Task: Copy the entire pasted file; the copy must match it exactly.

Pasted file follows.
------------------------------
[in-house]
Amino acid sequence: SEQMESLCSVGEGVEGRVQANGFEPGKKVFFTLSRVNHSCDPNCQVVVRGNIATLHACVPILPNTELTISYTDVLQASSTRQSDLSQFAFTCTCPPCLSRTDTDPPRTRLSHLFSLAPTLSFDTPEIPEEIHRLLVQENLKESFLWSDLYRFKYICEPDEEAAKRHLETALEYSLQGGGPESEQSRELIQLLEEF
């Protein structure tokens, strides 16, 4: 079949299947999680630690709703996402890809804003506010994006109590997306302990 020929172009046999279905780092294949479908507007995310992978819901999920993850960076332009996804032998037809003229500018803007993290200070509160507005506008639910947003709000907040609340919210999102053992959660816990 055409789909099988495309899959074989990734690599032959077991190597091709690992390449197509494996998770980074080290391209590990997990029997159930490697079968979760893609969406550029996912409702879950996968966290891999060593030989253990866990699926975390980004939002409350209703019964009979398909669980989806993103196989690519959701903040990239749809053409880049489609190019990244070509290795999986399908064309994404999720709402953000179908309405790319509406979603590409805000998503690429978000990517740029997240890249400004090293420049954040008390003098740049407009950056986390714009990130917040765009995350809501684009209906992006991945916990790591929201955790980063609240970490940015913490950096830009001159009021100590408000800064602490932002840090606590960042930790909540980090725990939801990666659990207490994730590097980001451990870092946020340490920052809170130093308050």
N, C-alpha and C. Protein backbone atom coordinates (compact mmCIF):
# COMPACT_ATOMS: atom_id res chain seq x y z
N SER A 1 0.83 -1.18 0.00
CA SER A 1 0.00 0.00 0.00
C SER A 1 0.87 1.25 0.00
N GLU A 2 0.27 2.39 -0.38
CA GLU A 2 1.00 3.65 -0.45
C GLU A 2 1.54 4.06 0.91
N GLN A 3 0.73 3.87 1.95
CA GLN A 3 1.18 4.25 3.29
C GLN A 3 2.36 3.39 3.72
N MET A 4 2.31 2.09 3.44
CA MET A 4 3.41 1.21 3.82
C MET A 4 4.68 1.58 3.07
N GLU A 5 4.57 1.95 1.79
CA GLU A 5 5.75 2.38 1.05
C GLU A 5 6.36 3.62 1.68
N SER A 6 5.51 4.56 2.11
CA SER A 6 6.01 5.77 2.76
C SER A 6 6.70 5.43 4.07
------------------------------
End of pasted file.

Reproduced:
[in-house]
Amino acid sequence: SEQMESLCSVGEGVEGRVQANGFEPGKKVFFTLSRVNHSCDPNCQVVVRGNIATLHACVPILPNTELTISYTDVLQASSTRQSDLSQFAFTCTCPPCLSRTDTDPPRTRLSHLFSLAPTLSFDTPEIPEEIHRLLVQENLKESFLWSDLYRFKYICEPDEEAAKRHLETALEYSLQGGGPESEQSRELIQLLEEF
């Protein structure tokens, strides 16, 4: 079949299947999680630690709703996402890809804003506010994006109590997306302990 020929172009046999279905780092294949479908507007995310992978819901999920993850960076332009996804032998037809003229500018803007993290200070509160507005506008639910947003709000907040609340919210999102053992959660816990 055409789909099988495309899959074989990734690599032959077991190597091709690992390449197509494996998770980074080290391209590990997990029997159930490697079968979760893609969406550029996912409702879950996968966290891999060593030989253990866990699926975390980004939002409350209703019964009979398909669980989806993103196989690519959701903040990239749809053409880049489609190019990244070509290795999986399908064309994404999720709402953000179908309405790319509406979603590409805000998503690429978000990517740029997240890249400004090293420049954040008390003098740049407009950056986390714009990130917040765009995350809501684009209906992006991945916990790591929201955790980063609240970490940015913490950096830009001159009021100590408000800064602490932002840090606590960042930790909540980090725990939801990666659990207490994730590097980001451990870092946020340490920052809170130093308050």
N, C-alpha and C. Protein backbone atom coordinates (compact mmCIF):
# COMPACT_ATOMS: atom_id res chain seq x y z
N SER A 1 0.83 -1.18 0.00
CA SER A 1 0.00 0.00 0.00
C SER A 1 0.87 1.25 0.00
N GLU A 2 0.27 2.39 -0.38
CA GLU A 2 1.00 3.65 -0.45
C GLU A 2 1.54 4.06 0.91
N GLN A 3 0.73 3.87 1.95
CA GLN A 3 1.18 4.25 3.29
C GLN A 3 2.36 3.39 3.72
N MET A 4 2.31 2.09 3.44
CA MET A 4 3.41 1.21 3.82
C MET A 4 4.68 1.58 3.07
N GLU A 5 4.57 1.95 1.79
CA GLU A 5 5.75 2.38 1.05
C GLU A 5 6.36 3.62 1.68
N SER A 6 5.51 4.56 2.11
CA SER A 6 6.01 5.77 2.76
C SER A 6 6.70 5.43 4.07